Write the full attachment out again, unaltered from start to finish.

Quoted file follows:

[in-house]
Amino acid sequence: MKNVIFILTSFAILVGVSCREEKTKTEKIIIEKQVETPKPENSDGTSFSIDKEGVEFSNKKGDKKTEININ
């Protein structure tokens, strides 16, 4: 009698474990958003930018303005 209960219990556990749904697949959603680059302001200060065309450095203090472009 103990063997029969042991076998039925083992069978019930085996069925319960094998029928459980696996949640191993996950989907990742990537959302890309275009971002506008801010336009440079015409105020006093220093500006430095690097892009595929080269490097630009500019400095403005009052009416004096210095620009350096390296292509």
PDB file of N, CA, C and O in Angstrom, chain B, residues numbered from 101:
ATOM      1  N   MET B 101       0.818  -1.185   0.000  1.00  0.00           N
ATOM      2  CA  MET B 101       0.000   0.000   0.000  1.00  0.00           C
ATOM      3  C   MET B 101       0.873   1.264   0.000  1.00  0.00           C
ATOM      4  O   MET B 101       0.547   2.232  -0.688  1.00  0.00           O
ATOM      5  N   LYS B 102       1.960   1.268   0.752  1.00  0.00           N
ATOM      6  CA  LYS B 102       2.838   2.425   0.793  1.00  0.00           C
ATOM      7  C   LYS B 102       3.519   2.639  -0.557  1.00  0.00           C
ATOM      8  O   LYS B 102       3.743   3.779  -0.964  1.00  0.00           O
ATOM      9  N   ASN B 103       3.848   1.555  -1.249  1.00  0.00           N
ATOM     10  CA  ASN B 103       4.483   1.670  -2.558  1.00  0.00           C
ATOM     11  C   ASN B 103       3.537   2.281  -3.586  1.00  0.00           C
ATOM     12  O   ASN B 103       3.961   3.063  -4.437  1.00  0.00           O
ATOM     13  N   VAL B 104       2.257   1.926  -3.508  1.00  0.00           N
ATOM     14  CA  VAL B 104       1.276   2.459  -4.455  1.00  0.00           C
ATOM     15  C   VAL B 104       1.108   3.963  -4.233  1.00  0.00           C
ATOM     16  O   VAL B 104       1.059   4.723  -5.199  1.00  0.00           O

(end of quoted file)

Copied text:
[in-house]
Amino acid sequence: MKNVIFILTSFAILVGVSCREEKTKTEKIIIEKQVETPKPENSDGTSFSIDKEGVEFSNKKGDKKTEININ
């Protein structure tokens, strides 16, 4: 009698474990958003930018303005 209960219990556990749904697949959603680059302001200060065309450095203090472009 103990063997029969042991076998039925083992069978019930085996069925319960094998029928459980696996949640191993996950989907990742990537959302890309275009971002506008801010336009440079015409105020006093220093500006430095690097892009595929080269490097630009500019400095403005009052009416004096210095620009350096390296292509």
PDB file of N, CA, C and O in Angstrom, chain B, residues numbered from 101:
ATOM      1  N   MET B 101       0.818  -1.185   0.000  1.00  0.00           N
ATOM      2  CA  MET B 101       0.000   0.000   0.000  1.00  0.00           C
ATOM      3  C   MET B 101       0.873   1.264   0.000  1.00  0.00           C
ATOM      4  O   MET B 101       0.547   2.232  -0.688  1.00  0.00           O
ATOM      5  N   LYS B 102       1.960   1.268   0.752  1.00  0.00           N
ATOM      6  CA  LYS B 102       2.838   2.425   0.793  1.00  0.00           C
ATOM      7  C   LYS B 102       3.519   2.639  -0.557  1.00  0.00           C
ATOM      8  O   LYS B 102       3.743   3.779  -0.964  1.00  0.00           O
ATOM      9  N   ASN B 103       3.848   1.555  -1.249  1.00  0.00           N
ATOM     10  CA  ASN B 103       4.483   1.670  -2.558  1.00  0.00           C
ATOM     11  C   ASN B 103       3.537   2.281  -3.586  1.00  0.00           C
ATOM     12  O   ASN B 103       3.961   3.063  -4.437  1.00  0.00           O
ATOM     13  N   VAL B 104       2.257   1.926  -3.508  1.00  0.00           N
ATOM     14  CA  VAL B 104       1.276   2.459  -4.455  1.00  0.00           C
ATOM     15  C   VAL B 104       1.108   3.963  -4.233  1.00  0.00           C
ATOM     16  O   VAL B 104       1.059   4.723  -5.199  1.00  0.00           O